Date of Award
Josef Korbel School of International Studies
Karen Feste, Ph.D.
Humiliation, Power, Punishment, Resistance, Revenge, Sanctions
This thesis analyzes the use and unintended outcomes of power in international politics through an examination of economic sanctions in selected countries. A theoretical argument is derived from punishment theories and analyzes the effects of punishment on the target, including subjugation, humiliation and resistance. Seven cases of economic sanctions are studied: Cuba, Burma, Pakistan, Syria, Libya, Iraq, and Iran where the United States, either unilaterally or as the leader of a coalition, sought to influence political outcomes in the target state, such as regime change or curbing WMD proliferation. Economic sanctions were generally unsuccessful in achieving the expected outcomes and instead generated unintended results, such as: strengthening existing leadership and forcing negative humanitarian consequences on the population of the target state. Outcomes of punishment lead to humiliation and blowback against the United States, the sender state. The central argument is that power exercised by a strong state against a weaker state often generates resistance to punishment, because unintended outcomes occur.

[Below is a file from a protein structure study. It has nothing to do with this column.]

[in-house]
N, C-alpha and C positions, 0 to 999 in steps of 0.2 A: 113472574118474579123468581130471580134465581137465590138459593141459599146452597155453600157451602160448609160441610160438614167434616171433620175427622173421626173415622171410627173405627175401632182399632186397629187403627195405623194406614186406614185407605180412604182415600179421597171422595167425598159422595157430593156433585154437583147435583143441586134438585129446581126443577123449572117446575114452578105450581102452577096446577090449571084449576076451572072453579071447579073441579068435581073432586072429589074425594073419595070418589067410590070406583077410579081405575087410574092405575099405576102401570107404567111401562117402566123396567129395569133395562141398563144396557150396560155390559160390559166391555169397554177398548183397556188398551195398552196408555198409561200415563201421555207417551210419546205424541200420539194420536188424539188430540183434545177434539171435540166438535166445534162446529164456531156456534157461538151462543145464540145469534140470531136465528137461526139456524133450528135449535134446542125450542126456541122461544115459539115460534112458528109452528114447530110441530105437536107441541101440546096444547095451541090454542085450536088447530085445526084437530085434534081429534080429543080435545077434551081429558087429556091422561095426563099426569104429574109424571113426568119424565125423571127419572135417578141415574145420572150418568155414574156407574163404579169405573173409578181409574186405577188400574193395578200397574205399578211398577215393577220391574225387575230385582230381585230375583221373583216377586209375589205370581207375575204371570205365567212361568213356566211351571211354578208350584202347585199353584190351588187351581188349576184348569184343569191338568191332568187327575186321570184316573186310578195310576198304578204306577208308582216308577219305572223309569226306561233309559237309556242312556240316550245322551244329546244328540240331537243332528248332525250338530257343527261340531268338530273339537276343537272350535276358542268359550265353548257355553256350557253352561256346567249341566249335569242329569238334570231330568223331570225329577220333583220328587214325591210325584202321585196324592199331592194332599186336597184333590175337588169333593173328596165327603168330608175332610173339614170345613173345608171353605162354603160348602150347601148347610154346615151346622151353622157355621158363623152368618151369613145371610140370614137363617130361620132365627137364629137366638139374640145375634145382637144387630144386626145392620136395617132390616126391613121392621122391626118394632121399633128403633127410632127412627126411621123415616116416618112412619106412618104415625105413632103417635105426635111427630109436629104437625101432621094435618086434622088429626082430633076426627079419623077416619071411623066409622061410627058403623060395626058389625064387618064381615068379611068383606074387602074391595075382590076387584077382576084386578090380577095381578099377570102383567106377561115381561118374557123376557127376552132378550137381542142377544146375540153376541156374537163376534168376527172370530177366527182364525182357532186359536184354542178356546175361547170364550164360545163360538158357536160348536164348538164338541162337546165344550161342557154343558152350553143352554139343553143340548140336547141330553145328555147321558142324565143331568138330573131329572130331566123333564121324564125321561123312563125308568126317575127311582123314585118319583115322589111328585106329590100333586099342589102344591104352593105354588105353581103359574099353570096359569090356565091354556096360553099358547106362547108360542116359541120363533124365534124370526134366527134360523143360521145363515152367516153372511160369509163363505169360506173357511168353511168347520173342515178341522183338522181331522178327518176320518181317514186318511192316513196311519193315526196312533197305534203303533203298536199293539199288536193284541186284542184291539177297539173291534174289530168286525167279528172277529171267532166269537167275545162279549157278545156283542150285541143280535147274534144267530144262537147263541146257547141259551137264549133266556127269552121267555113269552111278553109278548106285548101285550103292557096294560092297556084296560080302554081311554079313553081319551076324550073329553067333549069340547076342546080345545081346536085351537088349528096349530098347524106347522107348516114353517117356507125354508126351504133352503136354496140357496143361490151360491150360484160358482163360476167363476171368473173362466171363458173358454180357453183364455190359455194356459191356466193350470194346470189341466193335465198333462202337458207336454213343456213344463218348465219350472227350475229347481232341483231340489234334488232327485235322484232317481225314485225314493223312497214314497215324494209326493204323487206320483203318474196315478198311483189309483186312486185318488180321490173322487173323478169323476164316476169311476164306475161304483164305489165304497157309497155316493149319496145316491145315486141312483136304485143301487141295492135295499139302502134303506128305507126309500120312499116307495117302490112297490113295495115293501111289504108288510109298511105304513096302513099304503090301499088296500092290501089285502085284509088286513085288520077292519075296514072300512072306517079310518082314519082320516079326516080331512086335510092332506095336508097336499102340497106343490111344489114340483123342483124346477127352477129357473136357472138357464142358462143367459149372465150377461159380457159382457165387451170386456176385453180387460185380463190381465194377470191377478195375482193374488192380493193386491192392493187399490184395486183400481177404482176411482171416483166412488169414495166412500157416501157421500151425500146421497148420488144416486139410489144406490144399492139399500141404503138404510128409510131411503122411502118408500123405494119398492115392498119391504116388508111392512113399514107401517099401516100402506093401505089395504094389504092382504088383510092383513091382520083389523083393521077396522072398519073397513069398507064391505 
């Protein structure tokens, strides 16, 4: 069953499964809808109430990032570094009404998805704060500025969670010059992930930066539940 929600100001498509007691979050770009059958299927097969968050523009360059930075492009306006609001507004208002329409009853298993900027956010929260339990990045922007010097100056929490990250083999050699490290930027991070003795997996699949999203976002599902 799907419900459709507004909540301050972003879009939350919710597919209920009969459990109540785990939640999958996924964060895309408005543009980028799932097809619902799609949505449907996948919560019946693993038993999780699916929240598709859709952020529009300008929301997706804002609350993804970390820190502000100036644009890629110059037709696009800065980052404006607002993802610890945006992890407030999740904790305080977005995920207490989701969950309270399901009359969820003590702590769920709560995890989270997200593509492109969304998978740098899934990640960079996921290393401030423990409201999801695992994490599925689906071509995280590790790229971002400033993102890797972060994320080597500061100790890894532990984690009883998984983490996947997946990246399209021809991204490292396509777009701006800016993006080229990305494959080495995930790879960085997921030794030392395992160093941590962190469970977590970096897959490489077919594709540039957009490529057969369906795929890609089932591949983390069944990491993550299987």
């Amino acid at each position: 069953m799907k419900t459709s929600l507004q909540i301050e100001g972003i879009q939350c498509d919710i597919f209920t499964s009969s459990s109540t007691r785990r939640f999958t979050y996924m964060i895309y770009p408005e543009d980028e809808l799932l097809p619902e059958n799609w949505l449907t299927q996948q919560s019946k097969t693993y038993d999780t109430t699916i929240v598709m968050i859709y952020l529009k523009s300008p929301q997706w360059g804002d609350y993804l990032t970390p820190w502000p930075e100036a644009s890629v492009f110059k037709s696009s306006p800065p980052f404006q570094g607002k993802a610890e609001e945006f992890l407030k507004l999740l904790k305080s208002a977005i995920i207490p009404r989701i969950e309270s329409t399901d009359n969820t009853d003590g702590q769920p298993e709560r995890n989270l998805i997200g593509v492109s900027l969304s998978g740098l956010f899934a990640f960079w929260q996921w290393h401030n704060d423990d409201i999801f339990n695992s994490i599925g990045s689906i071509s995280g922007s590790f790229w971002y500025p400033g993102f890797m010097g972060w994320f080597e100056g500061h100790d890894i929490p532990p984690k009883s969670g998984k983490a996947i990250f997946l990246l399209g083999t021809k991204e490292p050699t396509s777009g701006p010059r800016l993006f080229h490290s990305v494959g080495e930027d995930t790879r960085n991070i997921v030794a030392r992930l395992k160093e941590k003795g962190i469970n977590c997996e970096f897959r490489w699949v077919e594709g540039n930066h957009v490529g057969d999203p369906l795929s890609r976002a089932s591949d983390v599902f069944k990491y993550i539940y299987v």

Copyright is held by the author. User is responsible for all copyright compliance.
Rebecca A. G. Liftman
Received from ProQuest
Liftman, Rebecca A. G., "Power and Humiliation in Foreign Policy: The Effects of Economic Sanctions" (2011). Electronic Theses and Dissertations. 368.